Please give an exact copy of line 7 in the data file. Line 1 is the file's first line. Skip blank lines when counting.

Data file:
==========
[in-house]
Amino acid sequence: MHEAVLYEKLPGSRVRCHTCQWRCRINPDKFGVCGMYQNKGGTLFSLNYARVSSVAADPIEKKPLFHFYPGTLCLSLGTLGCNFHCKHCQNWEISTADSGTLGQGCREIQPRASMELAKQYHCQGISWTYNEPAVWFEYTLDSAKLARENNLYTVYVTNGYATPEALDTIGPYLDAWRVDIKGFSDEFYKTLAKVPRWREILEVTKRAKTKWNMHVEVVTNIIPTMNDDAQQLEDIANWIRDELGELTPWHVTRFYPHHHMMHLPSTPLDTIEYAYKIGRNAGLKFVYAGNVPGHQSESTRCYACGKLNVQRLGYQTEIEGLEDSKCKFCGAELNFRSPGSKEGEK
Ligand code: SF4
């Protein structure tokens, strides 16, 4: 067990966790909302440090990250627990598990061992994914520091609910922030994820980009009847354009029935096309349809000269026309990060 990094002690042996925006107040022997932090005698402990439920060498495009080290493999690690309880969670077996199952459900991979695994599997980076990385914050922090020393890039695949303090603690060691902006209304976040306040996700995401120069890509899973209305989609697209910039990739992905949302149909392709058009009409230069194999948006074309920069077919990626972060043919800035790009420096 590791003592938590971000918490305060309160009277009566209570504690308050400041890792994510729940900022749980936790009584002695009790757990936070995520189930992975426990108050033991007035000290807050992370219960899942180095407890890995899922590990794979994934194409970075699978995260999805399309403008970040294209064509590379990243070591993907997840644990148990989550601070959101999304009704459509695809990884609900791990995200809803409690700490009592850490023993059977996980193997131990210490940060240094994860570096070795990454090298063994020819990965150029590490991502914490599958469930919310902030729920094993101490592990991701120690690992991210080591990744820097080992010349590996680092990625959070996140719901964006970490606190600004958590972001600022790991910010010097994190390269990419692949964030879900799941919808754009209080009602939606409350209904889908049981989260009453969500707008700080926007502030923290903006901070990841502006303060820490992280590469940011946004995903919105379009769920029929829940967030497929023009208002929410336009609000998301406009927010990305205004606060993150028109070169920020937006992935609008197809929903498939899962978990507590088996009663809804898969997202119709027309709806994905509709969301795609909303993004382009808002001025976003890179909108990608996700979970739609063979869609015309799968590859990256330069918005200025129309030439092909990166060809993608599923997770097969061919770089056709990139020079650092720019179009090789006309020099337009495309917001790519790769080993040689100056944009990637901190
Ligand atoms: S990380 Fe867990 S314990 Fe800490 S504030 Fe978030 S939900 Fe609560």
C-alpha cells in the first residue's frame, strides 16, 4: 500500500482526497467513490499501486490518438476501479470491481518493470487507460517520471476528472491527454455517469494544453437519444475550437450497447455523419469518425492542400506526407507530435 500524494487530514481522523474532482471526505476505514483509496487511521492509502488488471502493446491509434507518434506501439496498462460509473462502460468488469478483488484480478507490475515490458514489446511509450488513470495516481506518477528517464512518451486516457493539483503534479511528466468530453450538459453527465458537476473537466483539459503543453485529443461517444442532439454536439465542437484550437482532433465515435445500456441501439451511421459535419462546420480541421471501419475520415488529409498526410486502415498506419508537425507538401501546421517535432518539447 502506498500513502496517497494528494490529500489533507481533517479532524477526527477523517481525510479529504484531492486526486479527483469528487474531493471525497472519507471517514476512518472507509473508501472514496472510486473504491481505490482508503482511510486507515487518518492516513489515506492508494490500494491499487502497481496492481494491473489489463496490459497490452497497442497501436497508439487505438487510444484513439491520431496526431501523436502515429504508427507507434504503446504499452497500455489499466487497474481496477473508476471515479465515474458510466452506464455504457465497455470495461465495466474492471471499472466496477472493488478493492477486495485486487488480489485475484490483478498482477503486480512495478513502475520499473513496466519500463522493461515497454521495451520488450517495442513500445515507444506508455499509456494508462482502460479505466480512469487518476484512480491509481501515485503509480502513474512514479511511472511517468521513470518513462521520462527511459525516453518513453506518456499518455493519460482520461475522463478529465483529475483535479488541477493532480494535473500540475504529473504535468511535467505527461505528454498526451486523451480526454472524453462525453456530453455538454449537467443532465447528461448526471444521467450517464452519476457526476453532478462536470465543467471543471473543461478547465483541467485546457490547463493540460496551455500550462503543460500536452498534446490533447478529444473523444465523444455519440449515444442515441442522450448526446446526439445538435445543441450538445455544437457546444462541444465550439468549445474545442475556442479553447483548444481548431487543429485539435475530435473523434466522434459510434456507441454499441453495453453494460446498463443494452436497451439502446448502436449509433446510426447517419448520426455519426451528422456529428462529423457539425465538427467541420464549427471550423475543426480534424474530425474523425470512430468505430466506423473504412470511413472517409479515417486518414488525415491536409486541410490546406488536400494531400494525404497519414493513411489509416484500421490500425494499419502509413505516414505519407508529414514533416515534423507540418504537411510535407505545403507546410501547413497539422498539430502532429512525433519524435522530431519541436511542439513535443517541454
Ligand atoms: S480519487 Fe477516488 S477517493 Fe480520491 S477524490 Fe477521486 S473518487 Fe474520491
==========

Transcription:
Ligand atoms: S480519487 Fe477516488 S477517493 Fe480520491 S477524490 Fe477521486 S473518487 Fe474520491